guish whether the market disagreement with the central bank on the future policy path is the result of differences in
forecasts on economic outcomes or the difference in views on the central bank’s reaction function. In view of this uncertainty,
central banks should exercise extreme caution before using time-based forward guidance for this purpose.

2. Data-based forward guidance in which there is a projected path of policy rates may be too hard to explain and make credible, so
it might be better not to do this type of forward guidance at all and instead revert to a weaker form of forward guidance.

Data-based forward guidance with a projected path of policy rates is a set of guidelines provided by the central bank that
explains what interest rates would be expected to prevail given different possible future economic circumstances. Such data-
based forward guidance creates desirable expectation dynamics that encourages markets to do some heavy lifting for the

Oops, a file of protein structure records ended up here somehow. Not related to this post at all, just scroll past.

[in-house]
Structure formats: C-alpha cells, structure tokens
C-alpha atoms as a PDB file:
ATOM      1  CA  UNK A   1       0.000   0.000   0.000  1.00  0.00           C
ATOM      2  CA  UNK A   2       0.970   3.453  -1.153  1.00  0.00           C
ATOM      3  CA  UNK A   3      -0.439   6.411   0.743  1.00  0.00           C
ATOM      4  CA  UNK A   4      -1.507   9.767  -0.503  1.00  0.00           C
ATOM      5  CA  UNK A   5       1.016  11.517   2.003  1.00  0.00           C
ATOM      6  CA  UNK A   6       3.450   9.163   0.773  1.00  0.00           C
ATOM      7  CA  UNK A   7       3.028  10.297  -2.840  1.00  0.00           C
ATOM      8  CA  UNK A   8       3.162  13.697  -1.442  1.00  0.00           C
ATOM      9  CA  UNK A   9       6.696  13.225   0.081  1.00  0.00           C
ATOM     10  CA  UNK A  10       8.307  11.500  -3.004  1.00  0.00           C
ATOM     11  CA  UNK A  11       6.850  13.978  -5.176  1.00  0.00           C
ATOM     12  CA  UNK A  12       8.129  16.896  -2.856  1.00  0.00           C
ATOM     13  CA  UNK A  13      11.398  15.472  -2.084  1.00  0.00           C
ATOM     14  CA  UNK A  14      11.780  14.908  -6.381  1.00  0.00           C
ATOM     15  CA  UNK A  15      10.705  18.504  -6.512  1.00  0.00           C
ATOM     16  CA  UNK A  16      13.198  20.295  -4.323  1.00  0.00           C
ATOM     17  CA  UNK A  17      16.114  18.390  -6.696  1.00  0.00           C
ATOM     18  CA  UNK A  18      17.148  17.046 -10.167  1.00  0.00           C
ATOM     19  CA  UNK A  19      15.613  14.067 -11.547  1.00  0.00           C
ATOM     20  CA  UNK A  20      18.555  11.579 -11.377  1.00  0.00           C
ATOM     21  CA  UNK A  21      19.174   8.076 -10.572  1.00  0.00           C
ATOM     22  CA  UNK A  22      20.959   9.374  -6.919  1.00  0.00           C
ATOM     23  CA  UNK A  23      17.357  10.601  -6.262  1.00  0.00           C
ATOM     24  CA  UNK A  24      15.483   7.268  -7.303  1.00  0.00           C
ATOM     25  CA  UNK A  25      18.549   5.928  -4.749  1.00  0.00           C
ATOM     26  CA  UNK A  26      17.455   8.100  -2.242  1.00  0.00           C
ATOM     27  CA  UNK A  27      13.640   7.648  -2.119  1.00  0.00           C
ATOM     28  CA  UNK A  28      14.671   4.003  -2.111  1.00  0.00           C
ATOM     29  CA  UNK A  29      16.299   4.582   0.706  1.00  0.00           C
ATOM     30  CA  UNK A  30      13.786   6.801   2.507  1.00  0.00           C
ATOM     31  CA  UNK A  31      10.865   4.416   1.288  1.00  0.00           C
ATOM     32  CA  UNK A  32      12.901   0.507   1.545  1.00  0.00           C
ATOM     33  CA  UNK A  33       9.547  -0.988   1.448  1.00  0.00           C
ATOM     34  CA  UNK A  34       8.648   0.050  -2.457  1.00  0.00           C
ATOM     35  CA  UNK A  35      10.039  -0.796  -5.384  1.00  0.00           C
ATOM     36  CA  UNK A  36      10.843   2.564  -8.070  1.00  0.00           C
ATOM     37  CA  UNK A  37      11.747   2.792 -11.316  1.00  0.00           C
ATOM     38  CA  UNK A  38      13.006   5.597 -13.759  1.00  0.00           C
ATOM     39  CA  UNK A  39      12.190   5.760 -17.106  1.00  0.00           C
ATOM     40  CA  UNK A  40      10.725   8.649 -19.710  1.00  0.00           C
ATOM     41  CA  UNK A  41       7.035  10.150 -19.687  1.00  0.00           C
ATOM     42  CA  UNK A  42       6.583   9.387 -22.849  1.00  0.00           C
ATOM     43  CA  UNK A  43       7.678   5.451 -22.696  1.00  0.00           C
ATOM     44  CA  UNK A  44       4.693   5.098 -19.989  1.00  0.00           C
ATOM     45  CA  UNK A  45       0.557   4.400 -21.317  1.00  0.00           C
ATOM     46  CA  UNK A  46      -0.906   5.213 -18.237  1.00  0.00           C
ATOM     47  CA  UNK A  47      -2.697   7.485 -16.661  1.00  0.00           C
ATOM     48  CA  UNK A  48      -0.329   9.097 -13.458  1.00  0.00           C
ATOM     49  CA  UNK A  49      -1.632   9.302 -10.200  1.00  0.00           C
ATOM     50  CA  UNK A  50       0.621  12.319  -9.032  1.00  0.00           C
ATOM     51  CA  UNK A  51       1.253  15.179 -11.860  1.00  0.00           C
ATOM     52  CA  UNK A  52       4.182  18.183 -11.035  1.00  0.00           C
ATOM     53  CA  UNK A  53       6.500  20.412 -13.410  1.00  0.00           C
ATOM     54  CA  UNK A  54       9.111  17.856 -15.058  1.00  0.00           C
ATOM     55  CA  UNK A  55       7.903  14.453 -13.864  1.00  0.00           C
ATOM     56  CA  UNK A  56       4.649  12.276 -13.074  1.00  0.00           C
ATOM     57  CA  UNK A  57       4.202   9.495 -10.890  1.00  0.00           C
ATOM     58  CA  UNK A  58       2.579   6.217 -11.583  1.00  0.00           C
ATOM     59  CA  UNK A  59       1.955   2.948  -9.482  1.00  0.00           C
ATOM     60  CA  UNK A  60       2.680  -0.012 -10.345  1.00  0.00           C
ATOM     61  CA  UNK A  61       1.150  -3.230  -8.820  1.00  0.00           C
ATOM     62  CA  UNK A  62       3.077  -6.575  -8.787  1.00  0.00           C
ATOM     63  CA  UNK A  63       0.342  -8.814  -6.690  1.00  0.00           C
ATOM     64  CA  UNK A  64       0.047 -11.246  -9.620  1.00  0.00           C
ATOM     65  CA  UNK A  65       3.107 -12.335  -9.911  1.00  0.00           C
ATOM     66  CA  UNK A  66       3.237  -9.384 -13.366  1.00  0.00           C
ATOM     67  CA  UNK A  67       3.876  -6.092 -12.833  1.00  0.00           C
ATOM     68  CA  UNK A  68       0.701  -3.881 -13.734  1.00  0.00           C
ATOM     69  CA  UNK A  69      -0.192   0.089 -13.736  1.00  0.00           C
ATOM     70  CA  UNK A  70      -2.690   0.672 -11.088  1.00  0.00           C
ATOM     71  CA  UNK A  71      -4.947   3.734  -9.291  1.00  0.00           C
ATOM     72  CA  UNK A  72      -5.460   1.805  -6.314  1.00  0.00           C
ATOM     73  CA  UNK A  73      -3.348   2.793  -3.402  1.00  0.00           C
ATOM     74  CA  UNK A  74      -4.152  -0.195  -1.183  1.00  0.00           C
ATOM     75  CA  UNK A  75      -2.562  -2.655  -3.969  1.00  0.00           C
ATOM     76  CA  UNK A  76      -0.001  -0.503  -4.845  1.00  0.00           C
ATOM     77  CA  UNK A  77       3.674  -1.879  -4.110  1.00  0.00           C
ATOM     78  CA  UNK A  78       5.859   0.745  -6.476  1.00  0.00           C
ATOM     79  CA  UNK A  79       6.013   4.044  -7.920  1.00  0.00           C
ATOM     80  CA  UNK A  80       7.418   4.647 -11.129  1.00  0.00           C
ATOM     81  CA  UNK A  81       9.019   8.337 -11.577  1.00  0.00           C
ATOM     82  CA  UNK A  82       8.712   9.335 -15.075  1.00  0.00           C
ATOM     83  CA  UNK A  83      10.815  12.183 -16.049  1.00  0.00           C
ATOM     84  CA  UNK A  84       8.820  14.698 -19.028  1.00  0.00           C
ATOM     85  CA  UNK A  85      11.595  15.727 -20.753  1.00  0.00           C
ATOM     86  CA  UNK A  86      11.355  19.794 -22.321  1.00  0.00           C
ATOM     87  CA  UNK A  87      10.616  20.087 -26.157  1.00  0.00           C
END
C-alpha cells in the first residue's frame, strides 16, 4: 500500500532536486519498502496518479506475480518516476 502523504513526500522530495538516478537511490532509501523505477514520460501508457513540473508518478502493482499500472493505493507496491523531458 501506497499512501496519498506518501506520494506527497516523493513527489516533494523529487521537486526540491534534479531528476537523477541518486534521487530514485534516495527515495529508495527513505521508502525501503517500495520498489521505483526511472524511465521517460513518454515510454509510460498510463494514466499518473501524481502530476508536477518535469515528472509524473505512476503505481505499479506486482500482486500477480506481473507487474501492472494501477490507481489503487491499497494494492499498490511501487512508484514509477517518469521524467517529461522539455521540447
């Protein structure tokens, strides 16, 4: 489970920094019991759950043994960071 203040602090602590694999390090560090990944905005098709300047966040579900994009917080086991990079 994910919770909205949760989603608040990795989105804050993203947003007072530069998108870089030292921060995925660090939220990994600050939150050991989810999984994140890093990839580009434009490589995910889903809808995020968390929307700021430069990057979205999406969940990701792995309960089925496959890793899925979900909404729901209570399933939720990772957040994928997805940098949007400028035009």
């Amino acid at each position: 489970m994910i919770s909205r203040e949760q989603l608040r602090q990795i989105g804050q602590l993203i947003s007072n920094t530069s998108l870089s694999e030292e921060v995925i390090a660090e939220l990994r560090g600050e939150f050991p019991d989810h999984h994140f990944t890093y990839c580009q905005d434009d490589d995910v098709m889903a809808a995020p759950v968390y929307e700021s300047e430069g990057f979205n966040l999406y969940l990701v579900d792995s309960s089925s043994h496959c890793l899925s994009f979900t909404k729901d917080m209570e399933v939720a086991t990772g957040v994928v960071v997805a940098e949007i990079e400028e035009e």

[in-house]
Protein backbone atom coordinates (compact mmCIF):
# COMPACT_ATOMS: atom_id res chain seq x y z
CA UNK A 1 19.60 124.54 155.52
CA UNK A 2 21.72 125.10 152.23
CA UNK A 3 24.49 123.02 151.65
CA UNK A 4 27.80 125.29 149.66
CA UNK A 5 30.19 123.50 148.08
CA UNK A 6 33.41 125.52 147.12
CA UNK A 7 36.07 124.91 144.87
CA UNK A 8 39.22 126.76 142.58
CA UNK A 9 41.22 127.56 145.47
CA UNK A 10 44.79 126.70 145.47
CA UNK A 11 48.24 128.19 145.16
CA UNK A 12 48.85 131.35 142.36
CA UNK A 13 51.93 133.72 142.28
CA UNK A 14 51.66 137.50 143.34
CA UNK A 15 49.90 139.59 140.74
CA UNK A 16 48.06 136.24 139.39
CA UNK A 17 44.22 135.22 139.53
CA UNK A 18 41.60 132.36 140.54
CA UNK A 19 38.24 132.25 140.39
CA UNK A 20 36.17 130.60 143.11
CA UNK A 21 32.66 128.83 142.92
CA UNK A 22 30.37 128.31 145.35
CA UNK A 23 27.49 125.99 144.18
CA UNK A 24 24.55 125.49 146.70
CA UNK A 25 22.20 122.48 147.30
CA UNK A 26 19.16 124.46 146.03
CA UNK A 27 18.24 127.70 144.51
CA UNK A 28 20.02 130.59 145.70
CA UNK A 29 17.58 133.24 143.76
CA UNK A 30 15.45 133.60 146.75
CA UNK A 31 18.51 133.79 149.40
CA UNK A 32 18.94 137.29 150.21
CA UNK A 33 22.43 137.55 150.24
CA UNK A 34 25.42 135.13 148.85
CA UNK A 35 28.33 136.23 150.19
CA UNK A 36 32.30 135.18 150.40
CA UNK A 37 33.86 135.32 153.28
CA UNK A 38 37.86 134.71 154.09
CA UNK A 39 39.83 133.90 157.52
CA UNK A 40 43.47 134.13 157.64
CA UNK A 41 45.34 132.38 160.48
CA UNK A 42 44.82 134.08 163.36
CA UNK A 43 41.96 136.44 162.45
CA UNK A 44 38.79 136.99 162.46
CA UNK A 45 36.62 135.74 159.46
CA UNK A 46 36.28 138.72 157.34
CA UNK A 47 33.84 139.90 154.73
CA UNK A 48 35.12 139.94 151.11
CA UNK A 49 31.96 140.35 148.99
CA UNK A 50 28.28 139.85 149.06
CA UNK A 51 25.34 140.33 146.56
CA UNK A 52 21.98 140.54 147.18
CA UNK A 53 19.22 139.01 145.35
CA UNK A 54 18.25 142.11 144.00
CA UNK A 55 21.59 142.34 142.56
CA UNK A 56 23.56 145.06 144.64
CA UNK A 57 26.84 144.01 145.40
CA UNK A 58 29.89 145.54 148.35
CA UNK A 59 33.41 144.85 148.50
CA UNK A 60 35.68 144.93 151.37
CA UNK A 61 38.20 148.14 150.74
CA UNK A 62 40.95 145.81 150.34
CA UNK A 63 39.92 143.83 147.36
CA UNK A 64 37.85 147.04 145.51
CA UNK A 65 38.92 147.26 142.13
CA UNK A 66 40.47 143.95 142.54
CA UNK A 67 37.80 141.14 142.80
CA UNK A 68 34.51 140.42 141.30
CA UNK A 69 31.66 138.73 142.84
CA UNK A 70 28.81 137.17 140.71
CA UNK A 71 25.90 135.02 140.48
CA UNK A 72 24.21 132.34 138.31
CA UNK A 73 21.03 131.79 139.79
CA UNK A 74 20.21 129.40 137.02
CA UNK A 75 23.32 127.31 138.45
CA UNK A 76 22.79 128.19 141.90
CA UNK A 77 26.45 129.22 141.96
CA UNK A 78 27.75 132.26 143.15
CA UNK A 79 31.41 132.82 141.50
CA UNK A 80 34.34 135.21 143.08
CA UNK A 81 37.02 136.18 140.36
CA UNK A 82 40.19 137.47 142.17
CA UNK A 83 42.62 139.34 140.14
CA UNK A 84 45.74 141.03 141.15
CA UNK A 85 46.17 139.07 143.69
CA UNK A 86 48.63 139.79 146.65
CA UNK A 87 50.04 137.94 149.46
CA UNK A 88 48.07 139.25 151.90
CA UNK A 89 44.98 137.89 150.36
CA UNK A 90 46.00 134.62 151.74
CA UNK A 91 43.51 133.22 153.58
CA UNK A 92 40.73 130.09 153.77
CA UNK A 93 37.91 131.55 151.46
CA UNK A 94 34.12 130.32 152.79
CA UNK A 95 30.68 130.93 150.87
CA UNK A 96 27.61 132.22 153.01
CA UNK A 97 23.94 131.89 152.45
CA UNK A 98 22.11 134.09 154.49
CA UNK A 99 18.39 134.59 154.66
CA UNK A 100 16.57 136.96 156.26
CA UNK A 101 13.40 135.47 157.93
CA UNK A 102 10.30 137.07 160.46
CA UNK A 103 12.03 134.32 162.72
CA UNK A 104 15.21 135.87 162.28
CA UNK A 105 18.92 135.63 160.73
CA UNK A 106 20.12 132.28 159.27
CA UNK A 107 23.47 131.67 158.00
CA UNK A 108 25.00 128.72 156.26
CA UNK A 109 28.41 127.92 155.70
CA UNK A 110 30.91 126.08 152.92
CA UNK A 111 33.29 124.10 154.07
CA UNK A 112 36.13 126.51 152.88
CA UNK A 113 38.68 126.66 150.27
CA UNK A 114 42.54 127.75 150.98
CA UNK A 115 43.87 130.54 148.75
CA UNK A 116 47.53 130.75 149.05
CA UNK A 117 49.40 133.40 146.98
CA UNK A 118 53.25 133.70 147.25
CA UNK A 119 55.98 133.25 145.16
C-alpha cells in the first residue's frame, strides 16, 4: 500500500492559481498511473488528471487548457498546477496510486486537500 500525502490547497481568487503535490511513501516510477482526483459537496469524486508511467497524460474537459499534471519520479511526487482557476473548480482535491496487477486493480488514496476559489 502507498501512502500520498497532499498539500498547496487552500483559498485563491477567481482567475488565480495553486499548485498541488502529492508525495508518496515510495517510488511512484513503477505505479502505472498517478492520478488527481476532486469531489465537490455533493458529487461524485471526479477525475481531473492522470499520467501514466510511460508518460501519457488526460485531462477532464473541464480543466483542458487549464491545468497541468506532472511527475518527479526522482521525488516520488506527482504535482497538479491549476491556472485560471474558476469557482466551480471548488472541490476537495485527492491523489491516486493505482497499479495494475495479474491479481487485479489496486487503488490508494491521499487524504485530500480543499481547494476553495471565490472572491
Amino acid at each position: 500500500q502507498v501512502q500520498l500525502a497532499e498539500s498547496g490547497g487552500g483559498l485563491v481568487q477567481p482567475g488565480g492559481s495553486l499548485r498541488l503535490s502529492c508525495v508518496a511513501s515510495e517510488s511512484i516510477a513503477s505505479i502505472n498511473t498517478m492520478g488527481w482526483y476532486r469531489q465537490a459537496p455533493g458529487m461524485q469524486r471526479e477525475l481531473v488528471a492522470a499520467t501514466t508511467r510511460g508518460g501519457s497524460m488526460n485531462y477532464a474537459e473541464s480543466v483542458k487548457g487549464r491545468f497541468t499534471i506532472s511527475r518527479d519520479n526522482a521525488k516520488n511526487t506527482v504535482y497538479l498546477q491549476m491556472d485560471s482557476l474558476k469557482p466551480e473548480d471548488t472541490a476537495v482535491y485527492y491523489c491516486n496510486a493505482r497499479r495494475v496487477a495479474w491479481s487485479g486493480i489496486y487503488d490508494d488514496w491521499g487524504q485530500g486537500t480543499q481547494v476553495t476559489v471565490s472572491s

central bank, for example by immediately easing financial conditions when the economy is hit by negative shocks. However,
this desirable feature of data-based forward guidance depends on two big ifs: It only produces desirable expectation dynam-
ics if it is clearly understood by markets and if it is credible. Another way of saying this is that data-based forward guidance is
darn hard to do.
Not only is data-dependent forward guidance hard to do, but as we have seen once there is a projected path of policy
rates, even if the central bank clearly states that the actual path depends on the data outcomes, the markets and media
may not get this. Thus trying to get any forward guidance to be data-dependent may not work and will always be interpreted
as time-dependent. Then pursuing forward guidance even if data-dependence is intended, may lead to the undesirable